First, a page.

Crewe Works Staff Registers – case studies

Fred Newton – a case study

Look for Fred Newton in the Crewe Works stuff. To do this, search for “Fred* Newton”, and set class number to 410, which will restrict the search to the LNWR documents. Note that there is a very small selection of Crewe Works stuff from the later LMS era, under class 426, covering transfers for a few years in the early 1930s.

The Fred Newton records I get back from Ancestry include:

  • Class: RAIL 410; Piece: 1914, AR series register for period 1901-11, shows all Newton names in the Works over that period, including Fred Newton, date-entered-service 7 August 1908. Includes his birth-date.
  • Class: RAIL 410; Piece: 1942, MR series registers for period 1905 – 1908, shows all new entrants and leavers for each week. Includes Fred with the information that he’s “been working for his father” and his references were supplied by the Vicar of Haslington, Rev. AJ Ward. The page concludes with the information that there were 7,736 people employed in Crewe Works at the end of this week, compared to 7,790 in the same week last year.
  • Class: RAIL 410; Piece: 1949, Alphabetical registers for 1899 – 1912 (what I describe as the AL-series in my previous post). Seems to describe all new entrants (left-hand page) and leavers (right hand page) split by first letter of surnames. As expected, Fred is on the pages for surnames beginning “N”. Leavers include their length of service and final pay-rate. Fred is entered there when he arrives in the Works.
  • Class: RAIL 410; Piece: 1963, Seems to describe all new entrants (left-hand page) and leavers (right hand page) for each foreman over period 1908-13. Fred is entered there when he arrives in the Works. Leavers include a reason of leaving and character assessment.

It is possible that other documents for him are filed under “F Newton”. I’ve seen his full-page staff register at Kew in Volume “U”, RAIL 410/2218 but I’ve not seen the image of that page on Ancestry, which is one of the reasons why I don’t think the main staff registers have been loaded on Ancestry. He certainly appears in later index registers on Ancestry, which show him transferring between foremen, then becoming a chain examiner (rather than a labourer – check the works numbers to make sure it’s the same guy). He’s later described as a “WSC”, which may be a “Work Shop Clerk” because his single page staff register describes him as a Shop Clerk later on.

Not having Fred’s page in the main staff register on Ancestry means that on-line users lose out on some information, such as him being a (definite) Shop Clerk; that he transfers to the Clerical Staff Register in or after 1922; and that his forefinger was injured on 8 October 1908.

Earliest date?

While not having the main staff registers on Ancestry means its users lose some stuff, the index staff registers start before the surviving main staff registers do in 1890, so we can get some data from as early as 1867. For instance, I find that my great-great-great grandfather, Samuel Pickstock, started in the Works as a joiner on 2 June 1874 (at 6 a.m.!) with references from Mr Hulse, shipbuilder of Winsford, and at a pay rate of 30 shillings per week. He left on 30 September 1882 – presumably sacked, because one of the index registers records that he (and others) were “refusing to reside within the 2 1/2 mile radius”. Apparently the LNWR were enforcing a rule that employees at the Works should live that close, as some were walking from places like Wybunbury and Nantwich, 4 miles away, so, particularly during periods of rain or snow, were often in no condition to do a decent day’s work (W.H. Chaloner, The Social & Economic Development of Crewe 1780-1923, (Manchester University Press, 1950), page 204). Samuel lived out at Middlewich, 9 miles away, though whether he caught the train daily or lodged in Crewe during the week, I don’t know.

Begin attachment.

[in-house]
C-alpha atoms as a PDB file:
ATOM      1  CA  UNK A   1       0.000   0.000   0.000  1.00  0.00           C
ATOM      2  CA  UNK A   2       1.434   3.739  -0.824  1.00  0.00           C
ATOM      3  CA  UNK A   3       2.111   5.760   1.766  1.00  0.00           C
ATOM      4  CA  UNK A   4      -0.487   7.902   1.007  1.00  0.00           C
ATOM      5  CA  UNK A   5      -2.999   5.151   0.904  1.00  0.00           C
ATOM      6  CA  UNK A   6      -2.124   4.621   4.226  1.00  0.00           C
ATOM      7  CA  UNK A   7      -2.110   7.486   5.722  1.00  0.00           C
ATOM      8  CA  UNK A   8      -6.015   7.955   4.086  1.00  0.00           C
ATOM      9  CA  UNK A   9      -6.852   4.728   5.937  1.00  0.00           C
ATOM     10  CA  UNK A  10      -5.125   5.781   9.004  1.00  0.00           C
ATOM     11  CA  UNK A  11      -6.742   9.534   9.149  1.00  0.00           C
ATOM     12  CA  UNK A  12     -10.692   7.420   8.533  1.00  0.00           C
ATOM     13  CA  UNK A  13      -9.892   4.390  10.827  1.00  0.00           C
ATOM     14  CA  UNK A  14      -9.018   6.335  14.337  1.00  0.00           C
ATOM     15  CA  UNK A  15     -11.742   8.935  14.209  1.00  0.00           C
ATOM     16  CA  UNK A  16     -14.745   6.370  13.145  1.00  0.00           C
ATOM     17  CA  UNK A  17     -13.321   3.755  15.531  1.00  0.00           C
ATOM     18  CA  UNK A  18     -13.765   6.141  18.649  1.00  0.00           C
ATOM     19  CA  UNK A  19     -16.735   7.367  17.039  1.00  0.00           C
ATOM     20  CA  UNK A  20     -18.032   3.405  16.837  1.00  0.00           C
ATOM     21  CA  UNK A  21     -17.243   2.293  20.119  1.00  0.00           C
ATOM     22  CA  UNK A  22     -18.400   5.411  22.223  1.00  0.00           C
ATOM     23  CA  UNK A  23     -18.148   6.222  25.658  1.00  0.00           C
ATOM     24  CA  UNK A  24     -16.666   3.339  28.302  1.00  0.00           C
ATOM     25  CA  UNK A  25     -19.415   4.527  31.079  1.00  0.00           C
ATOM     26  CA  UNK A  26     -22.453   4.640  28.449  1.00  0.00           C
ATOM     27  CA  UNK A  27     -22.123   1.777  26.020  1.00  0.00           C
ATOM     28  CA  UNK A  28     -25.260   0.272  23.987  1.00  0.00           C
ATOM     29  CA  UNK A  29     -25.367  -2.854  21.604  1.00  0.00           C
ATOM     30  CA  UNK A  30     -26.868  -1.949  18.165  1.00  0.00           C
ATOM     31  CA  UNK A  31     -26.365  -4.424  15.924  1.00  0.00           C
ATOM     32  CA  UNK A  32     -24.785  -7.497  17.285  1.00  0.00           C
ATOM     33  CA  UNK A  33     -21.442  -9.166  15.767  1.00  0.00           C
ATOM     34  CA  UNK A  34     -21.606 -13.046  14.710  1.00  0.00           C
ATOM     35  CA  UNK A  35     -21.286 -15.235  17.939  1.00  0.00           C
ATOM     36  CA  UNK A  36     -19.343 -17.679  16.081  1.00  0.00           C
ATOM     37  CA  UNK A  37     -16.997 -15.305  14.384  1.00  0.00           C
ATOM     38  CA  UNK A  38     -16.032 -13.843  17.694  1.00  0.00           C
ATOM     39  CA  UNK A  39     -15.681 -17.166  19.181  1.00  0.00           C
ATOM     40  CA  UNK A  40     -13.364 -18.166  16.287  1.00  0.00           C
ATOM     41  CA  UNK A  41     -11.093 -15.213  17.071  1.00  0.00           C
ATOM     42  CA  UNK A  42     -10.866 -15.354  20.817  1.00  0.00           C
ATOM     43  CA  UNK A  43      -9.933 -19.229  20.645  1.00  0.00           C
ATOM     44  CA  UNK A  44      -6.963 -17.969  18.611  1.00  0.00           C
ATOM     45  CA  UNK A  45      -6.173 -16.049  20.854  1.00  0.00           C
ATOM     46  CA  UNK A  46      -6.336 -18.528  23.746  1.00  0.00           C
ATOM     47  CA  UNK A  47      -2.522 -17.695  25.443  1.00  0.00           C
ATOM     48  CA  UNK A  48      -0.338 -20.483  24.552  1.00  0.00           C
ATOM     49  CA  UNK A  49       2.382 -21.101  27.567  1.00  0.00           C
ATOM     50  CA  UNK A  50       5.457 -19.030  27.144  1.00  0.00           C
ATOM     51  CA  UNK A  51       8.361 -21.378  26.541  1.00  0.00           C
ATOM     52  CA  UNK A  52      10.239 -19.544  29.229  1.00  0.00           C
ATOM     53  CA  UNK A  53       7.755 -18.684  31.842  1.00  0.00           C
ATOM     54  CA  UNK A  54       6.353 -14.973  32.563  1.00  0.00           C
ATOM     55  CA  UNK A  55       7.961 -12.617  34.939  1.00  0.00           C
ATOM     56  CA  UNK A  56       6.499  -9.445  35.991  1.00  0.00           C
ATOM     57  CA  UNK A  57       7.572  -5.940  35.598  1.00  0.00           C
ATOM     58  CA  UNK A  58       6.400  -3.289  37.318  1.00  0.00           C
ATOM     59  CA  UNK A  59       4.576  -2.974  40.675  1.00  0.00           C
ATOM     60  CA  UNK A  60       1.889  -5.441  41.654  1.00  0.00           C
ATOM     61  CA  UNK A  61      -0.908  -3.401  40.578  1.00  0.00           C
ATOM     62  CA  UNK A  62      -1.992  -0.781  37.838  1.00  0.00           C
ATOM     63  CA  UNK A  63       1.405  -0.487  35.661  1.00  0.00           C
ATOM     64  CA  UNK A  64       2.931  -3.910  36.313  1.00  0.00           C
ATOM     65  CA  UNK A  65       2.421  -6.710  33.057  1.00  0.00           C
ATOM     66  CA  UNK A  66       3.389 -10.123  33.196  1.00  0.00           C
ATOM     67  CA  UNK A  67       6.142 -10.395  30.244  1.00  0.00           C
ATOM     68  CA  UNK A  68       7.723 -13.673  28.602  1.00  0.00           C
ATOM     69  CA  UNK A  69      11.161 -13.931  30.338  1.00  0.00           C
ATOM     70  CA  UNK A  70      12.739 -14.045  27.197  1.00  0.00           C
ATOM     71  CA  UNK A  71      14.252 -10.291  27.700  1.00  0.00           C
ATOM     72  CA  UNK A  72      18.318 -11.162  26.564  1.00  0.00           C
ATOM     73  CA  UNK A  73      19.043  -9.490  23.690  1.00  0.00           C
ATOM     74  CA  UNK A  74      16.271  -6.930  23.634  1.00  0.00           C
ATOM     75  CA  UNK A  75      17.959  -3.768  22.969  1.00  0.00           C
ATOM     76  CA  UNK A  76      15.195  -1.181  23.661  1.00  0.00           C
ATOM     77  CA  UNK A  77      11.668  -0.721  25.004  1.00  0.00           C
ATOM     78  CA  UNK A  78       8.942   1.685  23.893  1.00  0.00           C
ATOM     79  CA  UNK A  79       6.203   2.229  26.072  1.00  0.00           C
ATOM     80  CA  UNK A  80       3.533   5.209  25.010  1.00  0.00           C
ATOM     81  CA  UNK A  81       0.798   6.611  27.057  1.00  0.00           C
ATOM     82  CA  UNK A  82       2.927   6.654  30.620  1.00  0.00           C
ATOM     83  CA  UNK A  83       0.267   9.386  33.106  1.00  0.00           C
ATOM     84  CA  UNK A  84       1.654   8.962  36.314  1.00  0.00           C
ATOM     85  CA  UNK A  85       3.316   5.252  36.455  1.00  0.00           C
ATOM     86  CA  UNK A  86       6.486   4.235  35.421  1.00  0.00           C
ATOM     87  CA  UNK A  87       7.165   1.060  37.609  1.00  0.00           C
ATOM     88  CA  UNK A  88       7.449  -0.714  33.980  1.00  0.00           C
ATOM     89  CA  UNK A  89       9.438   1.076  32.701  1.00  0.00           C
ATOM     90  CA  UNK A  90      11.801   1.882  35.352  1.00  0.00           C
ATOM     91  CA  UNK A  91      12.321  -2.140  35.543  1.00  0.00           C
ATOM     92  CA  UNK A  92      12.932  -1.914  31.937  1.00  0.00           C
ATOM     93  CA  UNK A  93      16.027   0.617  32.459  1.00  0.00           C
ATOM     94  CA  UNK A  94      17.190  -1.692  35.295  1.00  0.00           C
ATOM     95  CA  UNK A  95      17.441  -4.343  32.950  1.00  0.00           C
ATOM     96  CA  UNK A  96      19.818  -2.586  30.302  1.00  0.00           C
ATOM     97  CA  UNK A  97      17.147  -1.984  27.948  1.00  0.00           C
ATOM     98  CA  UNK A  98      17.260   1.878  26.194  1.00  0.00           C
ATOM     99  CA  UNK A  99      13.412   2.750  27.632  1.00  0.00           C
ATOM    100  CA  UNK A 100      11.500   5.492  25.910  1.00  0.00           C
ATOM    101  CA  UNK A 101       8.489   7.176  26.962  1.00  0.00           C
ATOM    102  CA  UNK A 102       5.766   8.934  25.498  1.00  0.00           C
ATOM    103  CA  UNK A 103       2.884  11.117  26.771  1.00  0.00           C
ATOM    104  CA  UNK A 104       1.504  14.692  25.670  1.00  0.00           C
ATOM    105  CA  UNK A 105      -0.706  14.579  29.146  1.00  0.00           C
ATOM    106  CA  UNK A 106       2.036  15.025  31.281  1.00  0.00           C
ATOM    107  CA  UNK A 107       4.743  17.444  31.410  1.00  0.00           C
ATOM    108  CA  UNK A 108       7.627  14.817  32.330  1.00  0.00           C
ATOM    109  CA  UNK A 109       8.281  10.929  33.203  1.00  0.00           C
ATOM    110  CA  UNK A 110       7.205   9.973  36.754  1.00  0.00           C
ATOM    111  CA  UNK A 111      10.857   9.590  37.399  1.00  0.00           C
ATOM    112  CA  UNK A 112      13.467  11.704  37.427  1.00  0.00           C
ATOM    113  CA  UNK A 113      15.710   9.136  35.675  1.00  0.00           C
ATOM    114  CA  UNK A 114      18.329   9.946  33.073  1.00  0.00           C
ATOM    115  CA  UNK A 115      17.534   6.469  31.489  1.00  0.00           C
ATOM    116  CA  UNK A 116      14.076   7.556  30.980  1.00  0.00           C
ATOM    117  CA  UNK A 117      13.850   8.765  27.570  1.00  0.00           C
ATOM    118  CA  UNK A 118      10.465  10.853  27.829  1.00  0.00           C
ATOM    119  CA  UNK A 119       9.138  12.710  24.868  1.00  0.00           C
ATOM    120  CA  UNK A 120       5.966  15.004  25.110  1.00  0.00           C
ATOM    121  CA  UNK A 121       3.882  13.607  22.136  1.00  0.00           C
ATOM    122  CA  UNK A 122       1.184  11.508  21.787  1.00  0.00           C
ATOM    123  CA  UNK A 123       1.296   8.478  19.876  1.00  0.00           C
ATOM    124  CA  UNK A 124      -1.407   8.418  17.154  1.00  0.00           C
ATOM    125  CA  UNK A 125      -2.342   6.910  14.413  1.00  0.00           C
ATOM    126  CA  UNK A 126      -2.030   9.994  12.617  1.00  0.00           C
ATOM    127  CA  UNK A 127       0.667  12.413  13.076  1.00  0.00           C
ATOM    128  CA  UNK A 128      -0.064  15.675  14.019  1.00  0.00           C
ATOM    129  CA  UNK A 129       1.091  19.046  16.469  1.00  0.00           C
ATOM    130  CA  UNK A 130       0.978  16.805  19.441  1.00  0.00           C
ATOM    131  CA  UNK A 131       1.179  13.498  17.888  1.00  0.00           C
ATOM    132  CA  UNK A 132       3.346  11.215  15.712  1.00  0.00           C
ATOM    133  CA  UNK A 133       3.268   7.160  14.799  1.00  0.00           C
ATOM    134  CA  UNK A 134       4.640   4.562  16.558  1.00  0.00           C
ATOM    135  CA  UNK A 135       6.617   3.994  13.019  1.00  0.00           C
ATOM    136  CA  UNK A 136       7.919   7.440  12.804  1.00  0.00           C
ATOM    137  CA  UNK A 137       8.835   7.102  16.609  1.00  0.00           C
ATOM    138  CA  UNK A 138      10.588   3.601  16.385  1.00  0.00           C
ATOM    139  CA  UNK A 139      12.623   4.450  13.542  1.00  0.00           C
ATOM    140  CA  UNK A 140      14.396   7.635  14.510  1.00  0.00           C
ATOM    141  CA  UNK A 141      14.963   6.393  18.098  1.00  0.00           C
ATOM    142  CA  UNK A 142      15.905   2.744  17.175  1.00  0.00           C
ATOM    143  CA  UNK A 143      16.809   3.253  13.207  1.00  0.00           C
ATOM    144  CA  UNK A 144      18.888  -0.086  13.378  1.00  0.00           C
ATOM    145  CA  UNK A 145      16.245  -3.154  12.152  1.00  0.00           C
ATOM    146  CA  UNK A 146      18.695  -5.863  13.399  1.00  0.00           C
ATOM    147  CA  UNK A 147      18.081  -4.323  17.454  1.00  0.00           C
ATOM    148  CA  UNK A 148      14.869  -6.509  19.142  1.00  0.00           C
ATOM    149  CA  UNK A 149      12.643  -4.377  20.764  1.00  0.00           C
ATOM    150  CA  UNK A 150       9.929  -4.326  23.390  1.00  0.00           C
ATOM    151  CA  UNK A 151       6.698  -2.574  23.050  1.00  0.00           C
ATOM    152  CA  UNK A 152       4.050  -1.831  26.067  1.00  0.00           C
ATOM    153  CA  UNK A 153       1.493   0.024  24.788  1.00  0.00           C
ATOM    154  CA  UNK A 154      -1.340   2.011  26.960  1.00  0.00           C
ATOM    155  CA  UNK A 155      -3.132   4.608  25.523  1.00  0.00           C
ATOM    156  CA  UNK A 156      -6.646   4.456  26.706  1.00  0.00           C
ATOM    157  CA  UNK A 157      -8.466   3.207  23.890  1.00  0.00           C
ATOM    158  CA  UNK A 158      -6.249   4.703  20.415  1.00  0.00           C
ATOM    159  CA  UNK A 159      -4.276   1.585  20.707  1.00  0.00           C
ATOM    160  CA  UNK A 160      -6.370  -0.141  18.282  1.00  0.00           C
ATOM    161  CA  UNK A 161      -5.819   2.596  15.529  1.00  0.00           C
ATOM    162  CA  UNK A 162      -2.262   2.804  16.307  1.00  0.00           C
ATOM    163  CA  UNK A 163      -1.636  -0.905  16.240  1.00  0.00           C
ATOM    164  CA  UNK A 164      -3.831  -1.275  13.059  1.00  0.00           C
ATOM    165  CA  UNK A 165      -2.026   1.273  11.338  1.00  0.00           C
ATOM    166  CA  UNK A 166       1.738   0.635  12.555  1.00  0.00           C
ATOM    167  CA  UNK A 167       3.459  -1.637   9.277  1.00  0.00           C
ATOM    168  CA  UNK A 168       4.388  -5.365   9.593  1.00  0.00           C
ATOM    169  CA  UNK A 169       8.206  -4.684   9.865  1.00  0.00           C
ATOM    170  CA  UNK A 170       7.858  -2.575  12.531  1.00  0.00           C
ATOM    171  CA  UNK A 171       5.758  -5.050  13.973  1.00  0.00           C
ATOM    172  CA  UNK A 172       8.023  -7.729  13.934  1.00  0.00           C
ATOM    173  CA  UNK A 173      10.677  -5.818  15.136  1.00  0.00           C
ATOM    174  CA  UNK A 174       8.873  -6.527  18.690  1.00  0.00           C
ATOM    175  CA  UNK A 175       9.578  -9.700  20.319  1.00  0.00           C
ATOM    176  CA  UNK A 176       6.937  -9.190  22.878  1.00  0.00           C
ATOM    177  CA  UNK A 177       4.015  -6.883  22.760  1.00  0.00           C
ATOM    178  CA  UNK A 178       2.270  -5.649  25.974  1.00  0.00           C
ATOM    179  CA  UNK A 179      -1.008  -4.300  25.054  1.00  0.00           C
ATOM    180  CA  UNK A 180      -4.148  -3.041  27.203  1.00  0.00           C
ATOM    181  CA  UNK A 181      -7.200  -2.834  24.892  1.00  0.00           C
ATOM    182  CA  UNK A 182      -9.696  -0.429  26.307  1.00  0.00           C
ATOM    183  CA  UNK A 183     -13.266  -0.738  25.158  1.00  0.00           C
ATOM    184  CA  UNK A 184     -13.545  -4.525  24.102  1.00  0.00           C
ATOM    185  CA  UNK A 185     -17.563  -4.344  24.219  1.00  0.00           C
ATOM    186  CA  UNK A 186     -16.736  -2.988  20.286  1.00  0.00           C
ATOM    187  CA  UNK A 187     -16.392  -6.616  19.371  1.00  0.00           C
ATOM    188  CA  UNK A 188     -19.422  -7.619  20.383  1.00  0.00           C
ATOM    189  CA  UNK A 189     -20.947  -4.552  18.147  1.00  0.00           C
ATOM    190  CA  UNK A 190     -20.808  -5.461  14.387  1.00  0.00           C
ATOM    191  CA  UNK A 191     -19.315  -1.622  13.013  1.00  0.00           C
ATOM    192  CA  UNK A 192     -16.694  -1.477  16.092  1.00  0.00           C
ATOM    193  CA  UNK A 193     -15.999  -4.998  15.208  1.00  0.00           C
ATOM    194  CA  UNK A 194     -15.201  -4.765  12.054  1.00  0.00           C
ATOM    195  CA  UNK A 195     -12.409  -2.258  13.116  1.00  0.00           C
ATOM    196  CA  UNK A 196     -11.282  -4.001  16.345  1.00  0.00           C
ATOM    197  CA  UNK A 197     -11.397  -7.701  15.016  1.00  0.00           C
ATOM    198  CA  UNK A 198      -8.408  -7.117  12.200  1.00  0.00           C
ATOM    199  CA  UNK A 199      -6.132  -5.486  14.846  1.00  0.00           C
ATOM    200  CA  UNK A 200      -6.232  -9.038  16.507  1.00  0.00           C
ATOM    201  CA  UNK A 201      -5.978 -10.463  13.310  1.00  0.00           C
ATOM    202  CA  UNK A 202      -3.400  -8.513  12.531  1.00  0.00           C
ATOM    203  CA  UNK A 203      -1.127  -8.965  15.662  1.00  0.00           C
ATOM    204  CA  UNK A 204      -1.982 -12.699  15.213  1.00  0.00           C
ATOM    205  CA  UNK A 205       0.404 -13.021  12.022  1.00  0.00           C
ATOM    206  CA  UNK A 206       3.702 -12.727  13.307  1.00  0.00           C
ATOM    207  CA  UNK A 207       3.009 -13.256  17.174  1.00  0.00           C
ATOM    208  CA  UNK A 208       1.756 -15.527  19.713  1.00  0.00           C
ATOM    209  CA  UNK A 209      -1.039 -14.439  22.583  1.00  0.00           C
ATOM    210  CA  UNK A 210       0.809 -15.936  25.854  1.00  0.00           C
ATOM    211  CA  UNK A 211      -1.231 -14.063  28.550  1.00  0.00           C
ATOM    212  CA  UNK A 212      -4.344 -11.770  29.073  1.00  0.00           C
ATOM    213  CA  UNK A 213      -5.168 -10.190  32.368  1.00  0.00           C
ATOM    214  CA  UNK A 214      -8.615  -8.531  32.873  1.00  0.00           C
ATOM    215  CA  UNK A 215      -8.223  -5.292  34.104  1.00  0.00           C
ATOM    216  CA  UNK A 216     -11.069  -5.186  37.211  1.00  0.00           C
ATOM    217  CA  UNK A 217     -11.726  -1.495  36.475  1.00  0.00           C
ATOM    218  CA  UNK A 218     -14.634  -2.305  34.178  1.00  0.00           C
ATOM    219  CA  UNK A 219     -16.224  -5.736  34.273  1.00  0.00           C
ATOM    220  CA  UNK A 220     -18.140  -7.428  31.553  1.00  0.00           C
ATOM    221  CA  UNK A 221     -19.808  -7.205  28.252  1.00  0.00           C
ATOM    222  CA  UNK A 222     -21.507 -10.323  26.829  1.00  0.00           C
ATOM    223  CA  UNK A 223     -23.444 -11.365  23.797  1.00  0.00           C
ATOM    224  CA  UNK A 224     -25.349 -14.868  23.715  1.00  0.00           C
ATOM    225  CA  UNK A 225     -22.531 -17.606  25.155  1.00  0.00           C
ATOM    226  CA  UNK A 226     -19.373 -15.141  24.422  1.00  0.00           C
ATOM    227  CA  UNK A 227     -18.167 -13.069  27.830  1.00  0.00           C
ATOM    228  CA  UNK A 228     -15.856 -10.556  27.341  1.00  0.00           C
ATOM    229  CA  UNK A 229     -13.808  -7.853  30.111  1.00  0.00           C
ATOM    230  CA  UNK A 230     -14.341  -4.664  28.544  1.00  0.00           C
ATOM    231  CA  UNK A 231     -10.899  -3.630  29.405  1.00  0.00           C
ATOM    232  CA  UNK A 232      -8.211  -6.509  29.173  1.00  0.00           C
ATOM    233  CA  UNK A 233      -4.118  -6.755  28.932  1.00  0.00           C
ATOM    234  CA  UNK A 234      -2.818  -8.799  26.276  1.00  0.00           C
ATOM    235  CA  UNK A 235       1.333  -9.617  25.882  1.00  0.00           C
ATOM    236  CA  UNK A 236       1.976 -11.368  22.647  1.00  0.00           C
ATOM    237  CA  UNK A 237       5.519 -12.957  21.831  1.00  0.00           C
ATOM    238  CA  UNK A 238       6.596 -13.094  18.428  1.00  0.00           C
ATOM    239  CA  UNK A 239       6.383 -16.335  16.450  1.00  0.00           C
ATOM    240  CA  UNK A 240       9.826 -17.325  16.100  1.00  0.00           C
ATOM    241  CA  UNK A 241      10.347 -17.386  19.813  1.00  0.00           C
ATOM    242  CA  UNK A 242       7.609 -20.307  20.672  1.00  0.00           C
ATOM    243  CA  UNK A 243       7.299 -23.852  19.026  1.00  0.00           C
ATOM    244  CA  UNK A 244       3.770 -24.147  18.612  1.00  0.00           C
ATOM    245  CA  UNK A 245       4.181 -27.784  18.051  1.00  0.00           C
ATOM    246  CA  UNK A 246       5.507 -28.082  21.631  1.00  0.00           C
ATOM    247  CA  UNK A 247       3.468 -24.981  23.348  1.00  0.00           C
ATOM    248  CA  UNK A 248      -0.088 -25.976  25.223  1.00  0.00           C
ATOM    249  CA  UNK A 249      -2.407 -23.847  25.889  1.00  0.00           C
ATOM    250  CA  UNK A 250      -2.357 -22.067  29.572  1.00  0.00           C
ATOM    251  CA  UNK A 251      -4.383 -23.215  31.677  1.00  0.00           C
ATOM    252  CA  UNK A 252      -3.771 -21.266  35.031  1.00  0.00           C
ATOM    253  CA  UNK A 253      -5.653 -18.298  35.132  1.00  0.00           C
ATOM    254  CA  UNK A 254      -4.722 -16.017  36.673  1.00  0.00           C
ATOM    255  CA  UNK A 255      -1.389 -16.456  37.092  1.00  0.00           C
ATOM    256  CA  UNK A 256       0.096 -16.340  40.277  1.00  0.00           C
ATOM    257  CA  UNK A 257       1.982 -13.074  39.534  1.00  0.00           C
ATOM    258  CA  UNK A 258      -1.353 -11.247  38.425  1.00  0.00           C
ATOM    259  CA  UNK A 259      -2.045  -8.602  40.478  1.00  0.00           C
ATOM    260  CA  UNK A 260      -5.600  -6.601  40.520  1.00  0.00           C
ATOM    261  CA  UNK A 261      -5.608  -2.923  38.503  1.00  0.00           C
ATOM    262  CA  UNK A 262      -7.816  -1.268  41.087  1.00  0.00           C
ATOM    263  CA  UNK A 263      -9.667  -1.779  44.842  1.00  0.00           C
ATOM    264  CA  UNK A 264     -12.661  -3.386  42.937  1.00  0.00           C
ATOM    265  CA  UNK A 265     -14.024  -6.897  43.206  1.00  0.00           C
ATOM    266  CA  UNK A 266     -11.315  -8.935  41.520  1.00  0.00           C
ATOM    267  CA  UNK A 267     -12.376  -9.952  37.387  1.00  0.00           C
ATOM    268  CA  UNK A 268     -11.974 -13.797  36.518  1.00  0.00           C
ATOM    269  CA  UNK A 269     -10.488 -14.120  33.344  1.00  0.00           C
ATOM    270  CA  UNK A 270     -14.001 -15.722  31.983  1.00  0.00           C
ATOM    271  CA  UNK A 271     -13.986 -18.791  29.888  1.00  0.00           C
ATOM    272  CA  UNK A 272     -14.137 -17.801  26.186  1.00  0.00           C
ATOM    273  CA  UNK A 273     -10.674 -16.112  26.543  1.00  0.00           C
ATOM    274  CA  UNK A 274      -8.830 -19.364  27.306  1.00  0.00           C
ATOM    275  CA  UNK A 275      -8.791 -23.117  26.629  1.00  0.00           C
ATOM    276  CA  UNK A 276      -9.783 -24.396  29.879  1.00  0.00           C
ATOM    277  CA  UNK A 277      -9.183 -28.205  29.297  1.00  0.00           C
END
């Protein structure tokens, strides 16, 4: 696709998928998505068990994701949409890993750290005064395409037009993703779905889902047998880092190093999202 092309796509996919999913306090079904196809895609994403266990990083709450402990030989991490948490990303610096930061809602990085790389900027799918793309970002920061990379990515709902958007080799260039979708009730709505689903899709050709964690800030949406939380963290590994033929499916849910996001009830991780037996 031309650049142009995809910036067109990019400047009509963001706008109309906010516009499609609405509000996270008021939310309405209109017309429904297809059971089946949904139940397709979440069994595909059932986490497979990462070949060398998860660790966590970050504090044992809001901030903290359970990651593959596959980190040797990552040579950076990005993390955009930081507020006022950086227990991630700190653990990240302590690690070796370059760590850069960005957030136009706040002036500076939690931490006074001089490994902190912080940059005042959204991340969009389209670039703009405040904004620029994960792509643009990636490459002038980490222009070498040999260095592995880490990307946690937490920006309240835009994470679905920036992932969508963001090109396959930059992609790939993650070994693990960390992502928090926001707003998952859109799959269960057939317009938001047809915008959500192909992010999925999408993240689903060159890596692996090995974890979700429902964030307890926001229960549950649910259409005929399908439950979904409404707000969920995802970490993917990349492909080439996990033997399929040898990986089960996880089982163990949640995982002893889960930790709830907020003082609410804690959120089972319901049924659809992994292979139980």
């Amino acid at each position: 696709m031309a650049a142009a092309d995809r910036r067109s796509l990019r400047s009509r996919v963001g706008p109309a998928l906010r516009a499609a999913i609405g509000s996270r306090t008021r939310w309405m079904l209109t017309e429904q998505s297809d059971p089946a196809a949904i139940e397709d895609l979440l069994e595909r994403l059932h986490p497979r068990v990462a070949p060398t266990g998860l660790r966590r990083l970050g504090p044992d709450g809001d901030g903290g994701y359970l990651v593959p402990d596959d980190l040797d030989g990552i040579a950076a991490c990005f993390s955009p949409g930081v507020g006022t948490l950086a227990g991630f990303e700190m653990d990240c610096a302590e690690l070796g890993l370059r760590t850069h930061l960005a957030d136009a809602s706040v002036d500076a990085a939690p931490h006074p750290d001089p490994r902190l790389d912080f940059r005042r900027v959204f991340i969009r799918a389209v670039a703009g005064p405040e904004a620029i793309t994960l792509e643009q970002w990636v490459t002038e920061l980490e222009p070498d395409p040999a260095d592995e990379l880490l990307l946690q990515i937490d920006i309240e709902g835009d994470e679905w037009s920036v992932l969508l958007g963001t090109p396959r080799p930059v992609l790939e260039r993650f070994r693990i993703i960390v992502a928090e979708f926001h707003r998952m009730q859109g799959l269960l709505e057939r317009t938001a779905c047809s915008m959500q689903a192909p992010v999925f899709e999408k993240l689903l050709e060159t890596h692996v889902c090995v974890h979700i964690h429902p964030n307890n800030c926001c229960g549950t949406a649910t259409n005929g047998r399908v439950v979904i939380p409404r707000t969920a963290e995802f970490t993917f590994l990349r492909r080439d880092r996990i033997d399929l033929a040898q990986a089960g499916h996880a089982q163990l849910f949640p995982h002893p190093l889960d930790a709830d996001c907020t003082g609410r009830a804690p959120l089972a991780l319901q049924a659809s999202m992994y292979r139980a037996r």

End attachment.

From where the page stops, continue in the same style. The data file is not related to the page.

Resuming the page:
Does it cover all staff employed at Crewe Works?

If we knew the piece numbers that Ancestry have loaded, we could sit down with the TNA Catalogue, look at the piece descriptions there and attempt to answer that question. As it is, I don’t know if there are any gaps in the coverage. You may be convinced your relative work in the Works, but not find them. There could be several reasons for this:

  • They only entered the Works after the cut-off date for the documents in the collection – whatever that is, but 1928 seems to be the limit for the main staff registers at Chester;
  • They left the Works before the start date for the documents – 1867 is the earliest AR-series alphabetic register I’ve found in the TNA catalogue. Anyone still in service when this was compiled, should be in there;
  • They entered or left the Works in one of the gaps in the document collection – if there are any gaps;
  • They might not have worked in the actual Works. It is not unknown for family stories to make assumptions – someone could have been a fitter employed at the locomotive running sheds, for instance. This is a workshop type job, leading people to assume in later years that they must have been employed in the Works;
  • I have a suspicion that some of the staff within the physical walls of the Works, were not employed by the Locomotive Department and therefore will not appear in the surviving documents, which I believe all come from the Locomotive Department. At least, that is the only reason I can think of for why my GG grandfather, Henry Salter, described as a “Joiner (Railway Works)” on his 1898 death certificate, does not appear in any of the Ancestry or Chester documents. That’s assuming the certificate is correct, of course.

One last comment – remember to use the on-line index to the main staff registers at Chester, as well as the Ancestry collection.


About brucefuimus

Retired IT professional; family historian and mathematician by training.
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